Over the past three months, every Australian on the federal electoral roll was mailed a letter by the Australian Bureau of Statistics. Inside, a survey form asked a simple question: "Should the law be changed to allow same-sex couples to marry?" On Wednesday, November 15, the results were revealed: 61 percent of the population voted to change the law to allow same-sex marriage, with 38 percent voting against. This decisive majority seems like a win for the queer community and their allies, paving the way for equal rights. More than 12.7 million people across the country, or 79.5% of the population, took part in the survey with every state and territory returning a majority "yes." Parties were held across the country to celebrate, and the joy was tangible on social media. After years of campaigning by activists, which became particularly intense over recent months as the survey was sent out, Australians made their voices clearly heard in favor of equality.
But the real issue is that Australia's LGBT+ community never wanted this survey in the first place. For a start, it was just that: a survey. It was not required to participate and has no legally-binding implications, and only reported what had already been found in countless other polls. At a cost of US$100 million, the marriage equality survey was, at best, a stalling tactic by conservative members of the government and, at worst, a last-ditch attempt to oppress the queer community. In fact, the change in law would not have even been necessary if the marriage act hadn't been amended in 2004 to specifically exclude same-sex couples. A group of same-sex marriage advocates took the government to Australia's High Court in an attempt to prevent the survey, but their case was dismissed in a unanimous decision.
An even more pressing concern was that the "No" campaign would use divisive and cruel rhetoric in an attempt to influence the vote and, unsurprisingly, this fear became reality. Rainbow flags were sprayed with Nazi symbols in Brisbane and "No" advertisements claimed same-sex marriage would lead to "radical gay sex" education in schools. One pamphlet compared gay relationships to the dysfunction of a seatbelt with two sides the same, reading, “It’s biology not bigotry,” and fliers calling homosexuality “a tragedy of a family,” appeared throughout Australia's big cities. This homophobia was not restricted to fringe groups but played out in government chambers and across social and traditional media.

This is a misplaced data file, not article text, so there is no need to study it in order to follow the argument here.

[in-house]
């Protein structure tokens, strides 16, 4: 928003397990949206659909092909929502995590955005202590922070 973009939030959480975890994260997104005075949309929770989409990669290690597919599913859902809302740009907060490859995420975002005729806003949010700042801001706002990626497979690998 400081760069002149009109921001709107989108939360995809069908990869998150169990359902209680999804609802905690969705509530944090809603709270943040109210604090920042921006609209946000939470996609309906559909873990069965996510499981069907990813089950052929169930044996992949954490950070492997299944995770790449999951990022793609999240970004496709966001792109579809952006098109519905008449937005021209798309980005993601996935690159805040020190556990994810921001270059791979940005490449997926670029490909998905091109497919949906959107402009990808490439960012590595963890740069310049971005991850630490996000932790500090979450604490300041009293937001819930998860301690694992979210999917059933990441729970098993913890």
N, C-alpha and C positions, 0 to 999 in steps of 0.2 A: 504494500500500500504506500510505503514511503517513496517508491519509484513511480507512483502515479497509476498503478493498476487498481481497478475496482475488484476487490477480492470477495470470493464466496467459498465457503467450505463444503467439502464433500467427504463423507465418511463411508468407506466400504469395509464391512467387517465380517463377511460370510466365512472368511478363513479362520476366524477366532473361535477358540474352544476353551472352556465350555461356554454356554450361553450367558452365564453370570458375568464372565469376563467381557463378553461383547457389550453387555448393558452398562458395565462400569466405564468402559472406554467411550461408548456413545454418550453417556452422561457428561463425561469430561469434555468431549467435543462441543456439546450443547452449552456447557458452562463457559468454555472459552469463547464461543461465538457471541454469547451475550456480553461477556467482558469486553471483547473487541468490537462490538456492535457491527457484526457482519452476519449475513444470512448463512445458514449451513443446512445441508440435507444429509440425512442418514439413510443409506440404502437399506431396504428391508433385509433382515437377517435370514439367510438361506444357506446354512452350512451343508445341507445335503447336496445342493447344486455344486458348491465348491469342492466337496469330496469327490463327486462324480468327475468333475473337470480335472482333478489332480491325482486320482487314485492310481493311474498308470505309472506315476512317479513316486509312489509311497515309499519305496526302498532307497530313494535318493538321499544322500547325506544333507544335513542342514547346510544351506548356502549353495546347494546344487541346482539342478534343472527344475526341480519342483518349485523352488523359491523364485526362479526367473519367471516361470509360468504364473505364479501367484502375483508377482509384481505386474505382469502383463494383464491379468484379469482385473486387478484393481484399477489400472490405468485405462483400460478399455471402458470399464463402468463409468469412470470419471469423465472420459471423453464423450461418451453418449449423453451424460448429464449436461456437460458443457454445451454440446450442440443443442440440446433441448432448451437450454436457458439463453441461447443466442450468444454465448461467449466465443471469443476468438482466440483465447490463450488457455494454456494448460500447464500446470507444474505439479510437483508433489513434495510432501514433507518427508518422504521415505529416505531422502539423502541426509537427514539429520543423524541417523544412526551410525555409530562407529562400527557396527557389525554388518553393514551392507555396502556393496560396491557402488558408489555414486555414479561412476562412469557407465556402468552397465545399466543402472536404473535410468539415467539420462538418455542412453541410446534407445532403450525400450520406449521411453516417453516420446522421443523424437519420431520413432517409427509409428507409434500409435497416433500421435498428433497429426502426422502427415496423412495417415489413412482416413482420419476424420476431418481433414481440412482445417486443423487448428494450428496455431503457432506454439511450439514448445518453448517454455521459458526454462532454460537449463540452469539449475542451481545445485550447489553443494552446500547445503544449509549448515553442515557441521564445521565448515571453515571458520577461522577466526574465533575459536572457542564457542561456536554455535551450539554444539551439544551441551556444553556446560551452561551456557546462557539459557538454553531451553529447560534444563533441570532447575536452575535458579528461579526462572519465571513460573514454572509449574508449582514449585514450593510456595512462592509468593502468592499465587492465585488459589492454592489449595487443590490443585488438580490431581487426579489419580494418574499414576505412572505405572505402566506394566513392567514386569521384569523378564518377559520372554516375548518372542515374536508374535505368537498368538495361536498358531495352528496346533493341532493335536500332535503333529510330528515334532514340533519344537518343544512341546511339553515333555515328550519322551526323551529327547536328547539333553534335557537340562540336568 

In September, some mental health support groups reported a spike of up to 20 percent in demand for advice related to LGBT+ issues since the postal survey became government policy. Subsequently, five of these mental health groups released a campaign in favor of same-sex marriage, claiming the reform could prevent up to 3,000 high school suicide attempts every year. From questions from well-meaning friends and family members to outright confrontation with strangers, queer people shouldered the majority of the burden. A queer friend told me that, more than anything, she was exhausted by the constant discussion of whether or not she should have equal rights.
The controversy around the campaign reached fever pitch when ex-Prime Minister Tony Abbott claimed to have been head-butted by a "Yes" campaigner. Around the same time, another ex-Prime Minister’s godson posted photos of his bloodied face, allegedly the result of being attacked by a "No" campaigner. In an incident verging on the absurd, Qantas CEO Alan Joyce had a lemon meringue pie shoved in his face by a "No" protestor. Macklemore stepped into the chaos by performing "Same Love" at the National Rugby League Grand Final, in the face of a viral petition that attempted to ban the song from “politicizing” the event. But despite all this manufactured and homophobic panic, the majority of Australians were determined to show their support for the queer community by voting "Yes."
So what's next for Australia? Politicians have already begun discussing the specifics of the same-sex marriage bill. However, even ahead of the release of the results, conservative politicians inside the Australian parliament were indicating they would attempt to draw out the process. Conservative senator James Paterson proposed and then abandoned a marriage bill allowing wide-ranging discrimination against same-sex weddings, and has now declared his intention to seek a series of amendments to the bill introduced by Senator Dean Smith. This bill is likely to be the one that passes parliament but first, it will be debated, as multiple senators have expressed concerns about the extent of protection of "religious freedoms."
Throughout this protracted process, the majority of Australians have continued to say "Yes" to equality. The postal survey was insulting, unnecessary and expensive, but at least it's over. It's time to legislate for real change and treat queer Australians with the respect they deserve.
Header image via Flickr/Paris Buttfield-Addison.
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Molly McLaughin is a writer who likes pizza, politics and poetry. In that order. She tweets at @mollysgmcl.